♥Xeni♥'s Reviews > Dreams of Joy

Dreams of Joy by Lisa See
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's review
Jul 24, 2011

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bookshelves: china, asia, love, family, ebook, book-of-the-month, historical, fiction
Read from July 16 to 21, 2011 , read count: 1

I didn't like this book very much at all. Mainly this was due to two issues: this was picked by my book club before I had read the book preceeding this one (Shanghai Girls Shanghai Girls by Lisa See) and I really did not identify with the main main character, Joy, at all. (Her mother, the secondary main character, was much more sympathetic to me).

Let me explain:

So this book starts out right after a huge family altercation where Joy (19 years old, of Chinese heritage, but born and raised in the U.S.) finds out that her mother is actually her aunt, and her aunt her birth mother and her father no relation at all and her birth father is an artist from Shanghai. On top of that, she blames herself for her 'fathers' suicide, doesn't feel loved at all (since her mother gave her away to her aunt) and is completely brainwashed by the pro-Communist Chinese group from her university. So what does she do? Runs away to Communist China to "help build the motherland" or something like that.

So far, not really a problem. It gets to be a problem once I started to figure out how incredibly stubborn, pig-headed and naive Joy is. I grew up in America too, but I'd like to think I got 150% more out of that than she did. Obviously the only thing that registered in her 19 years in L.A.'s Chinatown are working on movie sets and loathing her family. I really do not understand how she could have become so brainwashed, that Communism is the be all and end all of her (and China's) problems and then once she saw the squalor and poverty and stupidity going on in China, that she STILL believed in it. Most people in America are taught to think and see for themselves... but somehow NONE of that stuck by her.

Anyway, so she runs off to Shanghai, finds her father, goes with him that same day into the countryside to "teach the people about art", when in fact he is really escaping punnishment for his political views. Joy has absolutely no clue about any of this, so for her it's just like a fun trip on one of her Aunt's movie set's, complete with real peasent huts and chickens. Pearl, Joy's mother (birth aunt) follows Joy into the closed and blocked off country, essentially giving up any chance to leave China again (although she lost almost everything fleeing 20 years prior).

Joy falls in love with a boy from the village (view spoiler)

Right. Scene set for disaster.

Aside from all the family drama (which really runs this book) I got an eye opener about Communist China and the terrible things that Mao did there. While first reading, I was thinking "well, it's not so bad what Mao is doing. It seems like the pesants are happier... more careful about politics, but happier and not pressured under the ruling thumb of the feudal system anymore". And then I lived with Joy through his stupid plans of "making China produce more and more and more". He had the farmers plant 5 times as many seeds in a plot as there is space... something that the farmers know doesn't work, but they follow blindly anyway. They "launch Sputniks" which are these 24 hour races to complete an 'amazing' task: usually ending up with only 1/8th of the actual harvest in, more ruined clothing than useful, and less productivity. In order to meet time goals, the people let everything else fall behind. And then when winter comes they wonder why there is no more food and tens of thounds of people die everywhere.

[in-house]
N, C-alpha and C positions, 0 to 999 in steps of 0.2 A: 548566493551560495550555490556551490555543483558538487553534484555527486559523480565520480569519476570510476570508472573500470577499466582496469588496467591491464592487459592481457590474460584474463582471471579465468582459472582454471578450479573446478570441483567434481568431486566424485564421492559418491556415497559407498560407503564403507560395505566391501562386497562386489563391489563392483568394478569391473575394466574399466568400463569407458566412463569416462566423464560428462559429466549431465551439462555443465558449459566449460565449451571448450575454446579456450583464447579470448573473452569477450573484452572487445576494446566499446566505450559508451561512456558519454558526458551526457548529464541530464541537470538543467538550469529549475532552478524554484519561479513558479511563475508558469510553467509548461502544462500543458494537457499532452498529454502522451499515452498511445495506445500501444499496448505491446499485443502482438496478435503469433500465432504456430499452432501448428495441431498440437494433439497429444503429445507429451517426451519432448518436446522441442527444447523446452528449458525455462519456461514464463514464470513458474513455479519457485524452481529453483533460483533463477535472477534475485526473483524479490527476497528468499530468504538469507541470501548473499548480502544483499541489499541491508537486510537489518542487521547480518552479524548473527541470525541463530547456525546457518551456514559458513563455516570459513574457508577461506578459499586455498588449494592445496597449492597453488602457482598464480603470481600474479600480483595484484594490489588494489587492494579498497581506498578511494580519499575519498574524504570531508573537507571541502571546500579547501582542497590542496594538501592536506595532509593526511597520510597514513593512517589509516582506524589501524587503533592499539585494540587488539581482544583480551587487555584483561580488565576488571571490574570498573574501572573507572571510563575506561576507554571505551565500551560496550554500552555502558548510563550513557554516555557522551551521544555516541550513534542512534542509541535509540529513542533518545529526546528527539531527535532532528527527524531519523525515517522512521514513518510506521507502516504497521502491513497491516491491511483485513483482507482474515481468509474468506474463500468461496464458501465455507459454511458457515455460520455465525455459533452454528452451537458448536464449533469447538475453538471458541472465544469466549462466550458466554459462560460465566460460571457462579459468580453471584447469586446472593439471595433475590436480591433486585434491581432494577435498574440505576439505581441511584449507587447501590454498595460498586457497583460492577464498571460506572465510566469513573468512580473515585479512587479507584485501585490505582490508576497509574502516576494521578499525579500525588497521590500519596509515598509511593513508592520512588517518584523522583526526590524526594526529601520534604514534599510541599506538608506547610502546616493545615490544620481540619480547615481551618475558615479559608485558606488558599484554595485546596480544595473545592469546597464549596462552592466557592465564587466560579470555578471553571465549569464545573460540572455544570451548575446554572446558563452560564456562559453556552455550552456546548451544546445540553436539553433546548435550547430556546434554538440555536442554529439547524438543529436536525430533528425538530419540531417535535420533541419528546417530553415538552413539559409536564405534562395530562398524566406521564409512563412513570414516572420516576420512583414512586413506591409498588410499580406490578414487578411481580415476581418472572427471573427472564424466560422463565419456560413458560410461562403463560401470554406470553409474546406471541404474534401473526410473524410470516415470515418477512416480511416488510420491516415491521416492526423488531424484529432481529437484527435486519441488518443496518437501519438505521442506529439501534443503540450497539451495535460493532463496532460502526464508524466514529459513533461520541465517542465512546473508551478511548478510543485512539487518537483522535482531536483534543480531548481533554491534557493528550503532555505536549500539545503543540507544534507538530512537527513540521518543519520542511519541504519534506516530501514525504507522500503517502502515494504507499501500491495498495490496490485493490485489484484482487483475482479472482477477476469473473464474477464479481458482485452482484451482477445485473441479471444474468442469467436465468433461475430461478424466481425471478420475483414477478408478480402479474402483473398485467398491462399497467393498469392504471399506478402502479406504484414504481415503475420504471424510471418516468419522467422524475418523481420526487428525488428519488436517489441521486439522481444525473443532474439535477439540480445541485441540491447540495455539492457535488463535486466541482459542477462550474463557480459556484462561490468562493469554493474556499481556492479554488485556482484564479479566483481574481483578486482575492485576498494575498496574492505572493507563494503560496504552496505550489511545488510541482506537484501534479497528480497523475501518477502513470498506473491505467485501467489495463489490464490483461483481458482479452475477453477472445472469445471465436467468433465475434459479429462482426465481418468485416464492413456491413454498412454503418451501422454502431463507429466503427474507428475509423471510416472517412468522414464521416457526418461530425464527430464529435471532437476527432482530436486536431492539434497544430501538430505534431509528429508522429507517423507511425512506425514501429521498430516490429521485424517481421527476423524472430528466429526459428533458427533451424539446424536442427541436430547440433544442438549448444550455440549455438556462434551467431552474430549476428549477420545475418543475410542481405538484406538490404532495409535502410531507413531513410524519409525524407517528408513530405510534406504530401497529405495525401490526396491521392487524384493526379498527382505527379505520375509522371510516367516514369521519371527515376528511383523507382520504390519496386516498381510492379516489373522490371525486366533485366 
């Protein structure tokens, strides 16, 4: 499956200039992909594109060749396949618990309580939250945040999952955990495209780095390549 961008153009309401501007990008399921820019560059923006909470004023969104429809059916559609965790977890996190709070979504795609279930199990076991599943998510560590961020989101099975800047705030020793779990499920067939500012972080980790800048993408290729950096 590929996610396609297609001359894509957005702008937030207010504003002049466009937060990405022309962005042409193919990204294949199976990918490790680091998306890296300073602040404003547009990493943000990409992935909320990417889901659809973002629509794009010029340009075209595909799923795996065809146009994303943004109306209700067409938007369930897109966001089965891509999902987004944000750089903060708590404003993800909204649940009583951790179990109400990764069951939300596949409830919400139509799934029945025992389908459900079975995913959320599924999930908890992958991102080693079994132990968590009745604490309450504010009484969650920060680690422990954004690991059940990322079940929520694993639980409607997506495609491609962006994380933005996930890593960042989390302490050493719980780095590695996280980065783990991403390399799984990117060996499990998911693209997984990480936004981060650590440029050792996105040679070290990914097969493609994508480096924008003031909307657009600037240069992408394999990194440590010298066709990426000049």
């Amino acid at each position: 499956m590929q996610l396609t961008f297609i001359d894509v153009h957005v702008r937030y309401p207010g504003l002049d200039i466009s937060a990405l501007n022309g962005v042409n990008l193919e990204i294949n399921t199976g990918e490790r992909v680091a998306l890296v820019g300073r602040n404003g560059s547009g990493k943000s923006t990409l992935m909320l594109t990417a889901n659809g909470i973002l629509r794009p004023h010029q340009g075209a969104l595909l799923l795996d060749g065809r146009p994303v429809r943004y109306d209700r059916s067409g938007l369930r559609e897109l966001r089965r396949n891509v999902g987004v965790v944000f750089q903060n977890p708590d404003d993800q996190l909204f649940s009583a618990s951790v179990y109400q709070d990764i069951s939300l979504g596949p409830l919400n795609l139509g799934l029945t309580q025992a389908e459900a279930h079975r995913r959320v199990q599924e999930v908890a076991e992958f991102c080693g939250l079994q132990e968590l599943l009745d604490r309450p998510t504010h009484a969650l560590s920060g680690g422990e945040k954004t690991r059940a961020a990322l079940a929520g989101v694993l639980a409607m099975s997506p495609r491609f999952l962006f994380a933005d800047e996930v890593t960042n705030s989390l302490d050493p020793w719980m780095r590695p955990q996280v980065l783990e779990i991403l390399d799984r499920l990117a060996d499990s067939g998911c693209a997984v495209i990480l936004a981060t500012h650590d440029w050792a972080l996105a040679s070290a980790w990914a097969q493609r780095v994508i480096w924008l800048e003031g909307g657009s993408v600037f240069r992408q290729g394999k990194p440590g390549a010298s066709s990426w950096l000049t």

By the end of this book I was so angry with what went on in Communist China. Are the pesants that ignorant and believing in their little bubble that they don't realize that the path they followed only leads to death? They are all such sheep... up until the very end, when they're literally eating dirt just to have something in their stomachs and then die.

Now I understand my high school history teacher when she said that Mao was responsible for more deaths than there ever were in WWII or during the whole Cold War. This book left me feeling sick and disturbed and to top it all off there was an annoying main character.

I'm actually surprised that I gave the book 3 stars at all, but I guess I didn't hate the book as much as I make it sound here.
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Reading Progress

13.0% "I'm surprised that Joy was expecting a welcome reception from her birth father. Why do all these abandoned children think that? It's been proven over and over that parents abandon their children because they don't want them..."
25.0% "Communist china has taken a lot away from the people, but I think it has also given them a few good things (Marriage Law, more equality for women, more rights for pesants). Although not perfect, there are a lot of better things. Cultural aspects (like festivals) are lacking, Whig I find sad, but on the whole I feel like there has been an improvement in China. Perhaps not in administrative fields, or such."
36.0% "Joy is so naive and dumb. She irritates me so much. Could she really have been *that* brainwashed by her Chinese group in America? Also, when she notices the hypocracy in the Chinese government, she just ignores it and enjoys the parties. Isn't she being as horrid and rude as everyone else then?"
72.0% "This book leaves me feeling so odd. The whole situation feels hopeless, and annoying, and I despair of Joy and Pearl ever being free and happy. Ah well, only a little left to read now."

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